How changing demographics will shake up the Canadian real estate market

As Baby Boomers age, their kids are poised to become a demographic juggernaut that will shake up the Canadian housing market. The CMHC’s latest edition of the Canadian Housing Observer pegs the Echo Generation, those born between 1972 to 1992 to Boomer parents, as a major force.

It’s believed that this generation — who we’ve called Echo Boomers and traced obsessively – will be the main source of homeowner and rental growth until the 2020s. The medium household growth projection puts the group as the single biggest source of household growth from 2006 to 2021.

Another big trend? Living solo. A consequence of the aging population and the growing tendency of Canadians to live on their own, one-person households are expected to show the fastest pace of growth all the way to 2036, making it the single biggest type of household by the 2020s. By the end of the projection period, they should account for 30 per cent of all households.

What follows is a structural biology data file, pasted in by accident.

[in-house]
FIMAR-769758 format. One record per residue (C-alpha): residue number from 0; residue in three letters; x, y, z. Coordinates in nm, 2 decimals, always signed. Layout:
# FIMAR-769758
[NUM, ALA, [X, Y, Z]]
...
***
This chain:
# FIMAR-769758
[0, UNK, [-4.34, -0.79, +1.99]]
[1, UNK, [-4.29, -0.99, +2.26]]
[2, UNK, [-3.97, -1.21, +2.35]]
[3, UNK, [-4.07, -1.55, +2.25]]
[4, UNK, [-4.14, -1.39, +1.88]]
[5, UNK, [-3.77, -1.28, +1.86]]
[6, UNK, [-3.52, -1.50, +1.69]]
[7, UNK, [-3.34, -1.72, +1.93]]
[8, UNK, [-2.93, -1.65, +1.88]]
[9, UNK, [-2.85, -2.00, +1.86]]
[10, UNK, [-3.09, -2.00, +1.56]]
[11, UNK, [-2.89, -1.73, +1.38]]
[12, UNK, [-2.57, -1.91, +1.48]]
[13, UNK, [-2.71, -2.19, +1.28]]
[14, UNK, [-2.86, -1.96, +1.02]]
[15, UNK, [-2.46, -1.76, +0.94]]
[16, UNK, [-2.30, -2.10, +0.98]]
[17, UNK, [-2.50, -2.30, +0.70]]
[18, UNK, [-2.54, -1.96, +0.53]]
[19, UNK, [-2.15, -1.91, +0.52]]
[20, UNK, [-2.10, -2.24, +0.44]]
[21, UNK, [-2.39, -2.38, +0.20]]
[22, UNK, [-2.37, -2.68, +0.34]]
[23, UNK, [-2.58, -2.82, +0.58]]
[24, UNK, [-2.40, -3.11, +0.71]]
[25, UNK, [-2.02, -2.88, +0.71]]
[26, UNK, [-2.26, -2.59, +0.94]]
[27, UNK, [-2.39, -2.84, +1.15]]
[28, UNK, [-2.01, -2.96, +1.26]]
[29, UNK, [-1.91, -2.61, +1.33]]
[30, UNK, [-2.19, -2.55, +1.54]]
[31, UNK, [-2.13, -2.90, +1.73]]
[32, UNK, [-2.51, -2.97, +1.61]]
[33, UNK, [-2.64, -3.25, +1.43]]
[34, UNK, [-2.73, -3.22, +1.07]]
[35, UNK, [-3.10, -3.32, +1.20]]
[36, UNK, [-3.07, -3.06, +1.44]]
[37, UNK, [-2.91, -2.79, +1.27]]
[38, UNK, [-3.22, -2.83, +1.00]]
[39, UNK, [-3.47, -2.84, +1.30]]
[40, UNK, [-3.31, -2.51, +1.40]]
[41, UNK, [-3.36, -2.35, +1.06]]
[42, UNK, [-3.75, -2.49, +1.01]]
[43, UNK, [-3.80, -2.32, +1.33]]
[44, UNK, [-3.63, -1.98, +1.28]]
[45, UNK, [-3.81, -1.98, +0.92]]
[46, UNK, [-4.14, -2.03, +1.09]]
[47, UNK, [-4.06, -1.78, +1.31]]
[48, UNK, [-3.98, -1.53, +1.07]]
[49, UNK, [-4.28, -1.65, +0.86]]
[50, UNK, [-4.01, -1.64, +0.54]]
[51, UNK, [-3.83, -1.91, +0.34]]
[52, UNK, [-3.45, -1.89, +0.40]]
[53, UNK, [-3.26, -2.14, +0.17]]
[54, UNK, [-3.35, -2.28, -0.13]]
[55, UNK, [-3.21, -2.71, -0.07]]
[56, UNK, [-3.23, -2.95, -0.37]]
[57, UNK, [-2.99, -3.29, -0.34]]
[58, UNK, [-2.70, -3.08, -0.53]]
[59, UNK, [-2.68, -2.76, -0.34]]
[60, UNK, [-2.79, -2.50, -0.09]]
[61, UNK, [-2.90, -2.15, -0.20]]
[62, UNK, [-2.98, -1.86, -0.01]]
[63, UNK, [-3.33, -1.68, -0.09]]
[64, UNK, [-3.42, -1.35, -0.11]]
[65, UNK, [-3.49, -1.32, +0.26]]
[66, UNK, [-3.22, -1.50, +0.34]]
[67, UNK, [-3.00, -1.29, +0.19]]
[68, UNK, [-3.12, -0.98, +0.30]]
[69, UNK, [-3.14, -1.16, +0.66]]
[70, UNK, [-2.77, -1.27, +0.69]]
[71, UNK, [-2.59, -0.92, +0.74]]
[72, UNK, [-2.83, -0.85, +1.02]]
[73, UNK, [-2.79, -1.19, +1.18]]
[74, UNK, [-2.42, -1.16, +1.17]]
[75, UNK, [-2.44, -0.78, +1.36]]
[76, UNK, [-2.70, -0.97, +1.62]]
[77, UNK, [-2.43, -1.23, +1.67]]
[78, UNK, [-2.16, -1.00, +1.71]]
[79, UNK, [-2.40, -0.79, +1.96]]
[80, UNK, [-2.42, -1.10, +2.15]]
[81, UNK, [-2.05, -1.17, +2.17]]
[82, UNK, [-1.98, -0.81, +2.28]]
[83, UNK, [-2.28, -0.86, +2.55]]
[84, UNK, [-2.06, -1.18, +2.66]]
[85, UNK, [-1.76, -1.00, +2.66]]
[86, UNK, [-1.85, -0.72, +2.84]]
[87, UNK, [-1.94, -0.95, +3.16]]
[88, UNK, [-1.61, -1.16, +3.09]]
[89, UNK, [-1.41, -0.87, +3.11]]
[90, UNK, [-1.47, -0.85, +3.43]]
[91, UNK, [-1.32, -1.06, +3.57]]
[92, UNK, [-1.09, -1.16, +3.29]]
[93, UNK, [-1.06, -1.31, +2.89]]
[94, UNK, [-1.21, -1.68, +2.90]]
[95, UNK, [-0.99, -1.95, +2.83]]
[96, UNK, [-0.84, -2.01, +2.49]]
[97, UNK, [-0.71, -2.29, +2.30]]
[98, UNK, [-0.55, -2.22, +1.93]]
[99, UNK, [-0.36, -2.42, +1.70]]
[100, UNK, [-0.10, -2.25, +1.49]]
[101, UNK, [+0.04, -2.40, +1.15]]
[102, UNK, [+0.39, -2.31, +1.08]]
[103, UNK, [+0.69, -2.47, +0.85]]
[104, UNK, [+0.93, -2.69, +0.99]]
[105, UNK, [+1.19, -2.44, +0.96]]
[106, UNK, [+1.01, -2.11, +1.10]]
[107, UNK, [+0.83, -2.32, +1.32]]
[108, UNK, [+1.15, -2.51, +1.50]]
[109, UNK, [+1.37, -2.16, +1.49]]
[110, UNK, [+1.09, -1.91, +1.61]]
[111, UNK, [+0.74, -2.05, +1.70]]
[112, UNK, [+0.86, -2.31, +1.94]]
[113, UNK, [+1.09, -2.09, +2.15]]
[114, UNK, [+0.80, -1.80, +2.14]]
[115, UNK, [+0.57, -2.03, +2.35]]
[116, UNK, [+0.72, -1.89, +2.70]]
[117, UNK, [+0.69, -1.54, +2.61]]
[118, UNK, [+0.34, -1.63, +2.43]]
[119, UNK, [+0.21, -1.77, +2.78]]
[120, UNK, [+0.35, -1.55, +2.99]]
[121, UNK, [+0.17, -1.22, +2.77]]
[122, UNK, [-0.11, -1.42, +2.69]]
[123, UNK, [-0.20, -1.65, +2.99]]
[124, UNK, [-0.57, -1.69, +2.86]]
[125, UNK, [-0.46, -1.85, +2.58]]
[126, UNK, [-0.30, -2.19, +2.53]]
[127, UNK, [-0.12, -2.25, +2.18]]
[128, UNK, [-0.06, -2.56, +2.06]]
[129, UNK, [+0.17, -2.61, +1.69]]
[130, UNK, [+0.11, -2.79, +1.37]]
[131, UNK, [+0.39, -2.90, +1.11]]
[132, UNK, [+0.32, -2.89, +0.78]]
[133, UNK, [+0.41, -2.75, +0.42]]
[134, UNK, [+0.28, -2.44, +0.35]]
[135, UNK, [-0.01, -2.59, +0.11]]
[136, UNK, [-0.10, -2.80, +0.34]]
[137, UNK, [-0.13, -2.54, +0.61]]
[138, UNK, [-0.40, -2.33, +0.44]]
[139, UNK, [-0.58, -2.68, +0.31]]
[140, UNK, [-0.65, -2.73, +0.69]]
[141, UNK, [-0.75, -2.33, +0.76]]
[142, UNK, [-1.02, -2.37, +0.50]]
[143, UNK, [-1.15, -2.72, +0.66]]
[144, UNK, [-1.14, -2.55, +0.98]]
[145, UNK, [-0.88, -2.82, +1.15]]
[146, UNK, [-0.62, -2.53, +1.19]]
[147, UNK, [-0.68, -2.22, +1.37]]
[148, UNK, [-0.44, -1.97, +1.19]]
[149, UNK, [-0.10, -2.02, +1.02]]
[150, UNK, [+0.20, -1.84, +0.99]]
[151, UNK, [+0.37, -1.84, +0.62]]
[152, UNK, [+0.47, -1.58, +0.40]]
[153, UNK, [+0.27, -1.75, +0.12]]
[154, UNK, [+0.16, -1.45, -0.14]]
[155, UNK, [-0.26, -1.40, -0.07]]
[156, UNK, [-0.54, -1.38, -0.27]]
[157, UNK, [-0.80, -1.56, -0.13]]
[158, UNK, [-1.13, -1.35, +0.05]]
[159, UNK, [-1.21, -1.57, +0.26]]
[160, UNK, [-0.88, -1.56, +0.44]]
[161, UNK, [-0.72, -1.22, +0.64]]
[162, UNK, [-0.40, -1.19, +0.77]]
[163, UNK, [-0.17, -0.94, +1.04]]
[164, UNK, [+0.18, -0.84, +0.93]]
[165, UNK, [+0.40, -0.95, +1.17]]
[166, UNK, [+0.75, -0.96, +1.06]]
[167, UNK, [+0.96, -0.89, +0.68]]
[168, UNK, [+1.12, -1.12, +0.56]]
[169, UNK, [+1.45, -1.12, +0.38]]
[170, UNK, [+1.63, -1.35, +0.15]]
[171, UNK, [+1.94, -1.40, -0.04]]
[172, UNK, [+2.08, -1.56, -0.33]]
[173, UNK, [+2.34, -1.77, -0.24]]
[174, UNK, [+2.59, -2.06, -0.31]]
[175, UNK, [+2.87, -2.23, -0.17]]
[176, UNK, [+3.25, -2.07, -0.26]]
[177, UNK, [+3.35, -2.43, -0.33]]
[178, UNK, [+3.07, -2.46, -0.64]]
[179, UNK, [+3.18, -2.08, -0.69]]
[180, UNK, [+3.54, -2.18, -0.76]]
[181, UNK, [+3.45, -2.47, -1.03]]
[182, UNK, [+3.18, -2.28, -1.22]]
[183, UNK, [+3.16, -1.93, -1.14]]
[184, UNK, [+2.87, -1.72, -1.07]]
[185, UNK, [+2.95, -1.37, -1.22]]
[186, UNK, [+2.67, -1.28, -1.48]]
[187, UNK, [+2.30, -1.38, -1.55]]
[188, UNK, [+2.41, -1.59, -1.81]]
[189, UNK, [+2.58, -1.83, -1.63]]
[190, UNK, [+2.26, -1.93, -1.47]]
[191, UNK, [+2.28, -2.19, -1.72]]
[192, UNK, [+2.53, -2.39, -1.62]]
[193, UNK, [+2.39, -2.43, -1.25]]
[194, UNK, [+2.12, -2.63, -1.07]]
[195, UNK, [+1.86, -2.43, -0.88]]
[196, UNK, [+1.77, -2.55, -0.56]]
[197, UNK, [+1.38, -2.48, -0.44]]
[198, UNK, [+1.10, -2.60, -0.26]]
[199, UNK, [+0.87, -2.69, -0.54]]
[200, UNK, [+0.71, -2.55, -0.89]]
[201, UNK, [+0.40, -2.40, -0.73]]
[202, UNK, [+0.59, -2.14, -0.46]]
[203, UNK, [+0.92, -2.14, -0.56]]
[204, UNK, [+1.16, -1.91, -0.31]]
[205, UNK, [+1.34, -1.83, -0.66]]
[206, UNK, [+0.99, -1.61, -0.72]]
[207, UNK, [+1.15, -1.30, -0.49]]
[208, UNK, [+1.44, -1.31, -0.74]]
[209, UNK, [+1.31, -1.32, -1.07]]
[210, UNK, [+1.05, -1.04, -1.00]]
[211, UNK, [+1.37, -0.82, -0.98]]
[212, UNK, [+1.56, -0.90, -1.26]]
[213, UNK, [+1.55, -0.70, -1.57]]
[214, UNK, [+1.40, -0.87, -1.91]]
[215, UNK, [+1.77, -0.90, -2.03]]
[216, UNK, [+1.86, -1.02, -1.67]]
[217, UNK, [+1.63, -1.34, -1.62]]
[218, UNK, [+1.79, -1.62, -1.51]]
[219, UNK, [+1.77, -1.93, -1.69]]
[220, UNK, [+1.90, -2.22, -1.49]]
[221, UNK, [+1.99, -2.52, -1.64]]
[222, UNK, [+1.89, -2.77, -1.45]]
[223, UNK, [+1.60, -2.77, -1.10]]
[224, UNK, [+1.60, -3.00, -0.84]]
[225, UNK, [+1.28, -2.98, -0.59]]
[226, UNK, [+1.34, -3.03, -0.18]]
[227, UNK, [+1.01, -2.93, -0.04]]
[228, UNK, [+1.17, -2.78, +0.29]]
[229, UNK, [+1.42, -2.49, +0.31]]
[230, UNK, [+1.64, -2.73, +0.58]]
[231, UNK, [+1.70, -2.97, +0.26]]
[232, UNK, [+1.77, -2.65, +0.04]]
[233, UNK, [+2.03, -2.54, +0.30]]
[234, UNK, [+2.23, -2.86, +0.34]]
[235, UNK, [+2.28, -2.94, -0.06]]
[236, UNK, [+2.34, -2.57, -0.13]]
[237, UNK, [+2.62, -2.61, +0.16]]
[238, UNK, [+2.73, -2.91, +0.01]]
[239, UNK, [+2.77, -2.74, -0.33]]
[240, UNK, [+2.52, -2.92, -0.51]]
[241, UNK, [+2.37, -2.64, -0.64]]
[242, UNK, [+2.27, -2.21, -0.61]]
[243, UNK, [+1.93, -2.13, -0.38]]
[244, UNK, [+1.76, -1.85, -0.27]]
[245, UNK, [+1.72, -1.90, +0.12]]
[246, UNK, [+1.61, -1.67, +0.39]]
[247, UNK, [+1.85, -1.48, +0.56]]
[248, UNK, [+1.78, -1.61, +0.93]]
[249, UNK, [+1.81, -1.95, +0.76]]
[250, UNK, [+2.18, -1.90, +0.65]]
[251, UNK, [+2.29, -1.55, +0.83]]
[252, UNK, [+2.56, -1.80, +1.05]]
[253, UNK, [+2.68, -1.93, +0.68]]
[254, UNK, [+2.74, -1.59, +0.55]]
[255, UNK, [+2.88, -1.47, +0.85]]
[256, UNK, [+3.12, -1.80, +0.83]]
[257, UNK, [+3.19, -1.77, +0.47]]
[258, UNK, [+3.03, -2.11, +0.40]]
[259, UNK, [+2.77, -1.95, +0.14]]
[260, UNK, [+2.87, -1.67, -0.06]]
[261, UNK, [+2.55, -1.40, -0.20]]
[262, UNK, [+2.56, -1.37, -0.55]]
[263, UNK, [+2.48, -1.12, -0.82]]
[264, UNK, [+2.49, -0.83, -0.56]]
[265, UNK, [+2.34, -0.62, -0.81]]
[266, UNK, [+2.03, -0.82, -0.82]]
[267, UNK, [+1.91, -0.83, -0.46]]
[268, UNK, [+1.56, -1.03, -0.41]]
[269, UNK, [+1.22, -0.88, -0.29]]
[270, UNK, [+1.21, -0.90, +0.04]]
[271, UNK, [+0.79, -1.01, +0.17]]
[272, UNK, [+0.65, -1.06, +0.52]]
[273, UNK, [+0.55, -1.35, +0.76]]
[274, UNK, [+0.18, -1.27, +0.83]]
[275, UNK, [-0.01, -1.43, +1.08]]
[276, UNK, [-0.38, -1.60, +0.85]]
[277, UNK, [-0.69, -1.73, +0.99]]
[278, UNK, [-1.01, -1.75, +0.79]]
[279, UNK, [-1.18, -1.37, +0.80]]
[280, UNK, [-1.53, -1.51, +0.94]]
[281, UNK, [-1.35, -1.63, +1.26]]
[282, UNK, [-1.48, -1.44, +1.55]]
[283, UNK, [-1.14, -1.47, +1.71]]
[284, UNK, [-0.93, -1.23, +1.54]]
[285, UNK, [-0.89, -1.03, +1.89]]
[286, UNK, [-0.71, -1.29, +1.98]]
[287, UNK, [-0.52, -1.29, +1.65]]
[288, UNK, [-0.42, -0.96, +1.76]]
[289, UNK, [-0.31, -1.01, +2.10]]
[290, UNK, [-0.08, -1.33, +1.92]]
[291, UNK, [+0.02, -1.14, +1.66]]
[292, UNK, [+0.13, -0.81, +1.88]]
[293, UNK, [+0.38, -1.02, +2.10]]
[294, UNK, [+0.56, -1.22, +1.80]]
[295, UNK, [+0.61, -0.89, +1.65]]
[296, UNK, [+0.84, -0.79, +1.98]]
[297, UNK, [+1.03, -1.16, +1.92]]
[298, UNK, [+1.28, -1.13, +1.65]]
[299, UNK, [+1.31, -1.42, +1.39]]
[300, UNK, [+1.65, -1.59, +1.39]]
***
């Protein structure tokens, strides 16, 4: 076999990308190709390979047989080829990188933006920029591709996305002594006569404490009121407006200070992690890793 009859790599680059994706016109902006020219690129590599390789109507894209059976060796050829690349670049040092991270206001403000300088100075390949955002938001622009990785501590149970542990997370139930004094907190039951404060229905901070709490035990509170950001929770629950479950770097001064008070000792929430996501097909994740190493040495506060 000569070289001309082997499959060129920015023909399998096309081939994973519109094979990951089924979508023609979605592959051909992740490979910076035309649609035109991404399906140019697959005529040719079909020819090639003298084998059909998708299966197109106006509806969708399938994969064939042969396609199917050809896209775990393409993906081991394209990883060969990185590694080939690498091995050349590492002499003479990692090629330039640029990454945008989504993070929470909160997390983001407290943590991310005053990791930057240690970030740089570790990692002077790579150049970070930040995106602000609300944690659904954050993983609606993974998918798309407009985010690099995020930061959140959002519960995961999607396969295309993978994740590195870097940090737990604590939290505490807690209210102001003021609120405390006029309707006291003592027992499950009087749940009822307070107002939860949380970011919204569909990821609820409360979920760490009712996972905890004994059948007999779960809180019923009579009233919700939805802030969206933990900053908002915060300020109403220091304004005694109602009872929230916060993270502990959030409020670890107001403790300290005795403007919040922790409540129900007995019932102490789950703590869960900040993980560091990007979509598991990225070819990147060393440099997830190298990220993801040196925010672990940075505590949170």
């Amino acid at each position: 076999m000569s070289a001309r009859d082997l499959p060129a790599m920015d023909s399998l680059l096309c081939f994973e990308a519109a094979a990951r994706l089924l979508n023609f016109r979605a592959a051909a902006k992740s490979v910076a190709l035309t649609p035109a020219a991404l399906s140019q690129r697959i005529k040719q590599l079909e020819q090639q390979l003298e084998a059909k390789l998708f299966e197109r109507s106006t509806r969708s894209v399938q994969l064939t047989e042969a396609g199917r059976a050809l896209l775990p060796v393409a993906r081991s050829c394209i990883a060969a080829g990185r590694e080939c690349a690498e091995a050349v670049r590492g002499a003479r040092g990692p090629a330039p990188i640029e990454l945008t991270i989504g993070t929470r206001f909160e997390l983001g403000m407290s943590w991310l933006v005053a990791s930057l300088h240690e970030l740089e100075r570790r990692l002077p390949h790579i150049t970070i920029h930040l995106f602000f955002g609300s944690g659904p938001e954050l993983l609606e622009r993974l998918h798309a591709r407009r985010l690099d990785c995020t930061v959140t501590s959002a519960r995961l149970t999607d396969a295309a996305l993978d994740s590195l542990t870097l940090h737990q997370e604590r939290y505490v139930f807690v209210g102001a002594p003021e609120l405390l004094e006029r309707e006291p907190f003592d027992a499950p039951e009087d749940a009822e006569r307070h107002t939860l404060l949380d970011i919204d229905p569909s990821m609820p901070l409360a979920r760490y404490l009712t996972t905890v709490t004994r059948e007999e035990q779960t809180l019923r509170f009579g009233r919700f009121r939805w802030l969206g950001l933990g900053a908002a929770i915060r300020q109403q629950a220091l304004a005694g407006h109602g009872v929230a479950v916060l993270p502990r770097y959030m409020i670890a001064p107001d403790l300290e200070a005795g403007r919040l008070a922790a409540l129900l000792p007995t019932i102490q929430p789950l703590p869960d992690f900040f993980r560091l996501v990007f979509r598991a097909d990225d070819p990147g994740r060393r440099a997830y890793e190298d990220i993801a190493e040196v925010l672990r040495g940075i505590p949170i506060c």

Senior-led households made up 16 per cent of all households in 1976, a number that rose to 21 per cent in 2006. As Boomers and their offspring age, it’s expected these numbers will swell by about 3.5 million, raising their share of total households to about 34 per cent by 2036.

Women are also expected to continue outliving men, contributing to more one person households. Which makes us wonder what effect this will have on the nation’s condo market. As we reported earlier, 29 per cent of current condo owners are 65 plus, and about 45 per cent of owner-occupied units were households made up of one person. Plus, in 2011, women made up 65 per cent of condo owner-occupants who lived alone, including 76 per cent of owners who were 55 and older.

By Monika Warzecha